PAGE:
Challenge yourself with a hangman puzzle game based on biblical and theological references.
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- A form of Christology which lays emphasis upon Christ's "laying aside" of certain divine attributes in the incarnation, or his "emptying himself" of at least some divine attributes, especially omniscience or omnipotence.
- A term used, especially by Rudolf Bultmann (1884-1976) and his followers, to refer to the essential message or proclamation of the New Testament concerning the significance of Jesus Christ.
- liberal Protestantism
- A movement, especially associated with nineteenth-century Germany, which stressed the continuity between religion and culture.
- liberation theology
- Although the term could designate any theological movement laying emphasis upon the liberating impact of the gospel, it has come to refer to a movement which developed in Latin America in the late 1960s, which stressed the role of political action and oriented itself toward the goal of political liberation from poverty and oppression.
- limited atonement
- An approach to the doctrine of the atonement, especially associated with Calvinist writers, which holds that Christ's death is only effective for those who have been elected to salvation.
- The written text of public services, especially of the eucharist.
- The religious ideas associated with Martin Luther, particularly as expressed in the Lesser Catechism (1529) and the Augsburg Confession (1530). A series of internal disagreements within Lutheranism after Luther's death (1546) between hardliners (the so-called "Gnesio-Lutherans" or "Flacianists") and moderates ("Philippists"), led to their resolution by the Formula of Concord (1577), which is usually regarded as the authoritative statement of Lutheran theology.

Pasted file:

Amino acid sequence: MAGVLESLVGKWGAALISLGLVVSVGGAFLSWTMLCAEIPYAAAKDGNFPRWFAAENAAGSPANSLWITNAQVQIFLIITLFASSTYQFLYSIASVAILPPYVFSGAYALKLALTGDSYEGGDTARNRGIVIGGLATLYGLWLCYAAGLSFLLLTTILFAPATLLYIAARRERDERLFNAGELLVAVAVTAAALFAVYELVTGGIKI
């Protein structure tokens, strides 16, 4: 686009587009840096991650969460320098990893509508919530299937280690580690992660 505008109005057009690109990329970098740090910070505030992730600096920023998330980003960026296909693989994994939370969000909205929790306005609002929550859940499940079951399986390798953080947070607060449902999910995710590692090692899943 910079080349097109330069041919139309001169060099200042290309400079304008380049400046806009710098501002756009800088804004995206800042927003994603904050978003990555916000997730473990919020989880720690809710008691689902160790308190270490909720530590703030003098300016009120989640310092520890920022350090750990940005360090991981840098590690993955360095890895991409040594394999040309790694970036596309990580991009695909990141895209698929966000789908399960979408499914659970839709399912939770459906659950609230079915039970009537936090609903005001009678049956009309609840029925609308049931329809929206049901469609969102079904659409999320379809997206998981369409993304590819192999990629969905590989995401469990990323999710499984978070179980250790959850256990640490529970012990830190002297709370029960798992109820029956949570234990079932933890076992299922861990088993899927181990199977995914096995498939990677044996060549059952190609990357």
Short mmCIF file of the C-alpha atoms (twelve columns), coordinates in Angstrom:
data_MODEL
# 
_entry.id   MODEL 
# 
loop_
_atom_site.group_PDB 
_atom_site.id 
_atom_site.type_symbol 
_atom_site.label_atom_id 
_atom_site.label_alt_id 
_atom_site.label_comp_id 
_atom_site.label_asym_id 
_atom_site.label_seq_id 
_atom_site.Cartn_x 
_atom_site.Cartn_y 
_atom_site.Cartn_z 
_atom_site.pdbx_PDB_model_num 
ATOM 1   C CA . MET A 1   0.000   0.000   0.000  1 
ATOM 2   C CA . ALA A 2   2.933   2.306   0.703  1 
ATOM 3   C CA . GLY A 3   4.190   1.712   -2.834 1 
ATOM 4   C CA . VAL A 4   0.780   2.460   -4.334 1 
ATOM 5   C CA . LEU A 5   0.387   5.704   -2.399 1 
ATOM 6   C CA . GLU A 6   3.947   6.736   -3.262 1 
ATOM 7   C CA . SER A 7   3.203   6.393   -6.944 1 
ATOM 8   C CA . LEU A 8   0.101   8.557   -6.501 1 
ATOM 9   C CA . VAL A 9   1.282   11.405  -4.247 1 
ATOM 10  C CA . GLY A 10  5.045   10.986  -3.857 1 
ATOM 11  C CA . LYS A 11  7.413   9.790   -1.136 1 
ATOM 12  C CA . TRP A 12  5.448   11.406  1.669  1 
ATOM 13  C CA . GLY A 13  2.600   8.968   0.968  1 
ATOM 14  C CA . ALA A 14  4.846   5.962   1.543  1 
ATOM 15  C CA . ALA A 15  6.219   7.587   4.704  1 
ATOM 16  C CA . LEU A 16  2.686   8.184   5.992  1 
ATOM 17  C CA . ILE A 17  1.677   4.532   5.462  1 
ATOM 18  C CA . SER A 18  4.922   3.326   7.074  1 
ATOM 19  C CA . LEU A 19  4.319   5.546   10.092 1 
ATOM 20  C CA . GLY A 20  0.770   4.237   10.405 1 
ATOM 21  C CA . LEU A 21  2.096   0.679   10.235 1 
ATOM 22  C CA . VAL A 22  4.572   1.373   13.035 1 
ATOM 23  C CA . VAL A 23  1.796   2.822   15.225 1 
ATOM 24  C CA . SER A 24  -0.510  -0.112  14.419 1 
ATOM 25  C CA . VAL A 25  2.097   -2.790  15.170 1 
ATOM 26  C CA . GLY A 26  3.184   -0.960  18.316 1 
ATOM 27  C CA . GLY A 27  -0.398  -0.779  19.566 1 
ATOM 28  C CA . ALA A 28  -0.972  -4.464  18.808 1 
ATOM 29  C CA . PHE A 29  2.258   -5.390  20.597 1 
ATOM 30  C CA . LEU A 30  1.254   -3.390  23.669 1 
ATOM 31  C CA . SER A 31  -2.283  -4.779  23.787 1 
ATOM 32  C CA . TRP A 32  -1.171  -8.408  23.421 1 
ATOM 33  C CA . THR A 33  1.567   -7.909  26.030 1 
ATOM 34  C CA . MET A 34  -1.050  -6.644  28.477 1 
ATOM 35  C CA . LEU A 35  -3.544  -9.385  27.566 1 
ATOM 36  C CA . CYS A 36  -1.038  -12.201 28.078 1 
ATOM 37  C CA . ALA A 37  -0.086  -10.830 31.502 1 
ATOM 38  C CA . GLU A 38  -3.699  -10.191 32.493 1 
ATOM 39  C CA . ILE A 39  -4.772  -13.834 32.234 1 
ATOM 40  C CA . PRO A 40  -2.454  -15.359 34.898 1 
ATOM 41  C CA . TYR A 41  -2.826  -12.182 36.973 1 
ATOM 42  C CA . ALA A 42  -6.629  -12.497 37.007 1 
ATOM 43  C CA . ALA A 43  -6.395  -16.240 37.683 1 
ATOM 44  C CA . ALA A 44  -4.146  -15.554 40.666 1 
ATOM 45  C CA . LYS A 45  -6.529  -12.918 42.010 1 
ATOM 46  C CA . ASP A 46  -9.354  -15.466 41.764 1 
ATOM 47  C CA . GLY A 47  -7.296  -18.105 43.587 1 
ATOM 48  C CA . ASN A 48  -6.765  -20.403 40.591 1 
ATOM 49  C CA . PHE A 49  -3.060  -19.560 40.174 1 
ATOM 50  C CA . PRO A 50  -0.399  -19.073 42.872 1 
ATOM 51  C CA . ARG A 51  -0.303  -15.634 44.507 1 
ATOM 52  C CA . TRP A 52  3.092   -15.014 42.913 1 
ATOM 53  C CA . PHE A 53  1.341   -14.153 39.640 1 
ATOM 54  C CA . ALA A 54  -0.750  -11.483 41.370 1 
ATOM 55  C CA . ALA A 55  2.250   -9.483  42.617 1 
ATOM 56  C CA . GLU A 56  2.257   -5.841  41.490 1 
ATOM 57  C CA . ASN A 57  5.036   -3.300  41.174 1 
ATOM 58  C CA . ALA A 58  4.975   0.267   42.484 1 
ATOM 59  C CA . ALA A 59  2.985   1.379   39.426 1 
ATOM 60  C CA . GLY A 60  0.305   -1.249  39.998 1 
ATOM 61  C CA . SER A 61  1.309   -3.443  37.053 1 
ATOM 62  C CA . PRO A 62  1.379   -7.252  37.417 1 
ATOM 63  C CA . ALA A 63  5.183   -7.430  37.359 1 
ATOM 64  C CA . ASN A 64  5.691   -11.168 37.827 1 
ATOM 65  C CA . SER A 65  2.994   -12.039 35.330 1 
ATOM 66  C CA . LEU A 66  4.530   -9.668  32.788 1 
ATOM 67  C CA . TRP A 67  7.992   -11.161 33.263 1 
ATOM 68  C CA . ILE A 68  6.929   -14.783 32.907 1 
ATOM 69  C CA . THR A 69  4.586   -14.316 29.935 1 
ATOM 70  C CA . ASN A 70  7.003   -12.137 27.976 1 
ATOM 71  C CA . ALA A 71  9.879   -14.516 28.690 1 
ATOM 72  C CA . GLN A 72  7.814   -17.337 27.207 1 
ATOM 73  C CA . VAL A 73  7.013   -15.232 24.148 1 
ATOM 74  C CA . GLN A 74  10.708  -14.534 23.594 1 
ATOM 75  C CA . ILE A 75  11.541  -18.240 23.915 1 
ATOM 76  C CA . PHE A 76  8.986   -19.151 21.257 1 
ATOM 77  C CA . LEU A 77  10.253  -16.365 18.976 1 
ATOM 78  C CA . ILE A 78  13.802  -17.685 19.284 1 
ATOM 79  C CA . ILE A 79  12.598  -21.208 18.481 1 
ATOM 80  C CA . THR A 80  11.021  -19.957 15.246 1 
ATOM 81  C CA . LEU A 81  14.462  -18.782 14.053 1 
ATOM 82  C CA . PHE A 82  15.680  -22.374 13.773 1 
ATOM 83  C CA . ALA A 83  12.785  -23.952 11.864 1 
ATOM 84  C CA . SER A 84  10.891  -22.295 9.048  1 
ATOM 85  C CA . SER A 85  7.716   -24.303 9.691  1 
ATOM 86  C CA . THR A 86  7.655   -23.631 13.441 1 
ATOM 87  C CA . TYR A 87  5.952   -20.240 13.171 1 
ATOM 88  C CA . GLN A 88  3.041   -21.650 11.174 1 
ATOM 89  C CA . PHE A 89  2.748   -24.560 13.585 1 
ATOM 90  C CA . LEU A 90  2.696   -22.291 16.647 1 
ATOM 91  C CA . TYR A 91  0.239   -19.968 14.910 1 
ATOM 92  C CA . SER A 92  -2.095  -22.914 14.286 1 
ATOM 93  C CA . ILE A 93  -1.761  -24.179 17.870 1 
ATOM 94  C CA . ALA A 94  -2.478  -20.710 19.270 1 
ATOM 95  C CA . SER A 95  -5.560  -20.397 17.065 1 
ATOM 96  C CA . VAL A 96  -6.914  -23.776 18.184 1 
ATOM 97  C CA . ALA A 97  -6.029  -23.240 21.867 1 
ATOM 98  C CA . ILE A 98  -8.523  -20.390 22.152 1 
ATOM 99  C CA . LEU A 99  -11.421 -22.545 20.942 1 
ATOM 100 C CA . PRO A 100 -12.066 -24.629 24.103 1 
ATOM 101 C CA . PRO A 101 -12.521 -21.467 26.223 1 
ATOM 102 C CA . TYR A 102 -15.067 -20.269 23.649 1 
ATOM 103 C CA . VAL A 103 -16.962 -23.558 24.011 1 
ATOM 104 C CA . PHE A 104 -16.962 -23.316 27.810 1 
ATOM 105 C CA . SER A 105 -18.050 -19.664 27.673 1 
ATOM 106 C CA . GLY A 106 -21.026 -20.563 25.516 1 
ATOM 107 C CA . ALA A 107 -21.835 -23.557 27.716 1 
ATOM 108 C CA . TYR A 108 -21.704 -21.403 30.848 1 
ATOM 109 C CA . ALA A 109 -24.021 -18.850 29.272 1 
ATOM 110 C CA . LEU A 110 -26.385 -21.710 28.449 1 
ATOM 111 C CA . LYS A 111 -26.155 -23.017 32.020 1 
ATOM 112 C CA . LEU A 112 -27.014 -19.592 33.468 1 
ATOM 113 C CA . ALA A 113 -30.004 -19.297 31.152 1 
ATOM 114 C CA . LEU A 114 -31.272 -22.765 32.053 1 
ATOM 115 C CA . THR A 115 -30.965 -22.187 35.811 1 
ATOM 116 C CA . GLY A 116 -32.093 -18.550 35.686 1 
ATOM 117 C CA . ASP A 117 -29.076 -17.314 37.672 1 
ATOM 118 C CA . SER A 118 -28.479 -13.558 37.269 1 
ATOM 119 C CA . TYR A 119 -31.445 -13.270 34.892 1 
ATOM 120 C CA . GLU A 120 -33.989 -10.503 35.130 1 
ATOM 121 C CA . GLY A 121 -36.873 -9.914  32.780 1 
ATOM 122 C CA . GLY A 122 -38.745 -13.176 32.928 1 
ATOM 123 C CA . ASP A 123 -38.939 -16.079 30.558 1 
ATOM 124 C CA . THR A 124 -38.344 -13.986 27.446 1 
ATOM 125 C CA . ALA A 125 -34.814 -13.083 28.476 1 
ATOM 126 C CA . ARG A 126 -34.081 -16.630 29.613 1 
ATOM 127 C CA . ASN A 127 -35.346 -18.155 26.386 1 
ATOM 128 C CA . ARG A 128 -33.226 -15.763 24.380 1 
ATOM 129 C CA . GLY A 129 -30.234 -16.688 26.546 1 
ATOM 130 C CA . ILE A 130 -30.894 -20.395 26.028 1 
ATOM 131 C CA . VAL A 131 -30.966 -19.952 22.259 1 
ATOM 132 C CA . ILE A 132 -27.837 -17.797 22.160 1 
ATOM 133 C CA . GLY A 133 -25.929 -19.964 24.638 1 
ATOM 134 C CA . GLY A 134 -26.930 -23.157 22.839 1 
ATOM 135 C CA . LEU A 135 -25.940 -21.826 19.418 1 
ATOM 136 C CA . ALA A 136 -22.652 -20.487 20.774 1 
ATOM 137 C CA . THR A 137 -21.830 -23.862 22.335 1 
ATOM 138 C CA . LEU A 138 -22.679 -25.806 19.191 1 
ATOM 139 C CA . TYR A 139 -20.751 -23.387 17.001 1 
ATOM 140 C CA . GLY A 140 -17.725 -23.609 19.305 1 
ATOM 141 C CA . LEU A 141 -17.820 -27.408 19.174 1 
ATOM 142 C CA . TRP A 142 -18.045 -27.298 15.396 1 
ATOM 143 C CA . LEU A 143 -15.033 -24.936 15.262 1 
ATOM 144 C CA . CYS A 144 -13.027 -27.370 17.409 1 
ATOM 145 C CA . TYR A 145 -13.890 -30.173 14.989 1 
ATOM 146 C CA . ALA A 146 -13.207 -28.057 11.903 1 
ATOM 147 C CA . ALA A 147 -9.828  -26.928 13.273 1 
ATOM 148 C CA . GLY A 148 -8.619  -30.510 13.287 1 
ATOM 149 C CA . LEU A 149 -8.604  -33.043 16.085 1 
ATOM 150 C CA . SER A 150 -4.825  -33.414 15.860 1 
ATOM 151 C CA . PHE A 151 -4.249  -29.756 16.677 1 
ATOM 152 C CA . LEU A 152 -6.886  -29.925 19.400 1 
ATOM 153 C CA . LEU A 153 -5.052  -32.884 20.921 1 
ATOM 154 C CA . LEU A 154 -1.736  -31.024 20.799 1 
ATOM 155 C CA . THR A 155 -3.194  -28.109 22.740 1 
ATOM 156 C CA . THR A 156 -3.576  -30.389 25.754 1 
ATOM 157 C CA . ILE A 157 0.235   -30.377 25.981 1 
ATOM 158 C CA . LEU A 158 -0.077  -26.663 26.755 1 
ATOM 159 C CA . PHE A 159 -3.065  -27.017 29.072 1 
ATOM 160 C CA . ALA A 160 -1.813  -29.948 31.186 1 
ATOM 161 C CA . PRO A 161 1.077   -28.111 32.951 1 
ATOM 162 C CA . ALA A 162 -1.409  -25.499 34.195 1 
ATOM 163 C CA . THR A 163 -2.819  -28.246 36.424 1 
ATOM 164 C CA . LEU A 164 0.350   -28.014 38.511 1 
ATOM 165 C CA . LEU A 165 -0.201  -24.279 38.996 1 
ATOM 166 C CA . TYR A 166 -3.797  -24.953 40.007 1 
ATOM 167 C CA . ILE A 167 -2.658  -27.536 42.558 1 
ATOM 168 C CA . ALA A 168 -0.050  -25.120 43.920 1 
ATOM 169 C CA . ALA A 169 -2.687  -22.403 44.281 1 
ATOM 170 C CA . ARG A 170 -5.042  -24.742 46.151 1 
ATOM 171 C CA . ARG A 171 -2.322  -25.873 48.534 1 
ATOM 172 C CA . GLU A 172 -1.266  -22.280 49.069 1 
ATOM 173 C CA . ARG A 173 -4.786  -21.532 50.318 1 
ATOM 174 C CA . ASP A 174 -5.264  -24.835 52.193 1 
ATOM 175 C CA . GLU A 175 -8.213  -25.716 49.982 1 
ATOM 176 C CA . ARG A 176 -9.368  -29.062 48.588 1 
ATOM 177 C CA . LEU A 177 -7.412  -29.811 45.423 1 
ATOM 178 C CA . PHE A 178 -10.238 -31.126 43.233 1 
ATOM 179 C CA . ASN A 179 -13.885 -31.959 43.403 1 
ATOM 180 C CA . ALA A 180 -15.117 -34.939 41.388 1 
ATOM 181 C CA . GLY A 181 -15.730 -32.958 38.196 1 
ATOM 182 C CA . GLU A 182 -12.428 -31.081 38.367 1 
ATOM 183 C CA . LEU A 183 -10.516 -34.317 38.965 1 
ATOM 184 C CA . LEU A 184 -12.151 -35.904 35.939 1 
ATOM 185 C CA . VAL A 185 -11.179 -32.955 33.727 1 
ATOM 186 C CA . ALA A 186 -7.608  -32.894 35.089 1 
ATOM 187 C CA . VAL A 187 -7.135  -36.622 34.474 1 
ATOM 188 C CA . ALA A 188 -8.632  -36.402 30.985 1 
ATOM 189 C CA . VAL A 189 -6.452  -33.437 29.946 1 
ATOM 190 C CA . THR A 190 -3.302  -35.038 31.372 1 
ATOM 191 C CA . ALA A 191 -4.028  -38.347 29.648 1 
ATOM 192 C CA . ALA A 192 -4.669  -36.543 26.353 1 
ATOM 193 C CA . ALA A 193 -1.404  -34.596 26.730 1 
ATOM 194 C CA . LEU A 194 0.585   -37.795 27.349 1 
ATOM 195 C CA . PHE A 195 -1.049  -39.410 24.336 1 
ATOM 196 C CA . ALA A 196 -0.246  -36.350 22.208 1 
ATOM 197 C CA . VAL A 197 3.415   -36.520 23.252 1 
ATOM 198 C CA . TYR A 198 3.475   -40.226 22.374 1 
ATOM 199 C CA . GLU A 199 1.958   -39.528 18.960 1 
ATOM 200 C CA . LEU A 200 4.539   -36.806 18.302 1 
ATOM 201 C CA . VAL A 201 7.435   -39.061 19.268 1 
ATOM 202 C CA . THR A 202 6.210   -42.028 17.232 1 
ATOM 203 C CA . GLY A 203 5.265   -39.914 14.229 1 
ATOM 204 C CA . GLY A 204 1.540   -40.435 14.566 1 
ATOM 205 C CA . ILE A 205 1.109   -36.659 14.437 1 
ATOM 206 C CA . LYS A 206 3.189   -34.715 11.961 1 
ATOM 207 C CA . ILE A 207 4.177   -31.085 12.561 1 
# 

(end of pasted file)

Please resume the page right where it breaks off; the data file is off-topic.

- magisterial Reformation
- A term used to refer to the Lutheran and Reformed wings of the Reformation, as opposed to the radical wing (Anabaptism).
- A Trinitarian heresy, which treats the three persons of the Trinity as different "modes" of the Godhead. A typical modalist approach is to regard God as active as Father in creation, as Son in redemption, and as Spirit in sanctification.
- A term used to designate the general position of Karl Barth (1886-1968), especially the manner in which he drew upon the theological concerns of the period of Reformed orthodoxy.
- Strictly speaking, the theory of knowledge opposed to realism. The term is, however, still used occasionally to refer to the via moderna.
- ontological argument
- A form of argument for the existence of God especially associated with the scholastic theologian Anselm of Canterbury.
- A term used in a number of senses, of which the following are the most important: Orthodoxy in the sense of "right belief," as opposed to heresy; orthodoxy in the sense of a movement within Protestantism, especially in the late sixteenth and early seventeenth centuries, which laid emphasis upon need for doctrinal definition.
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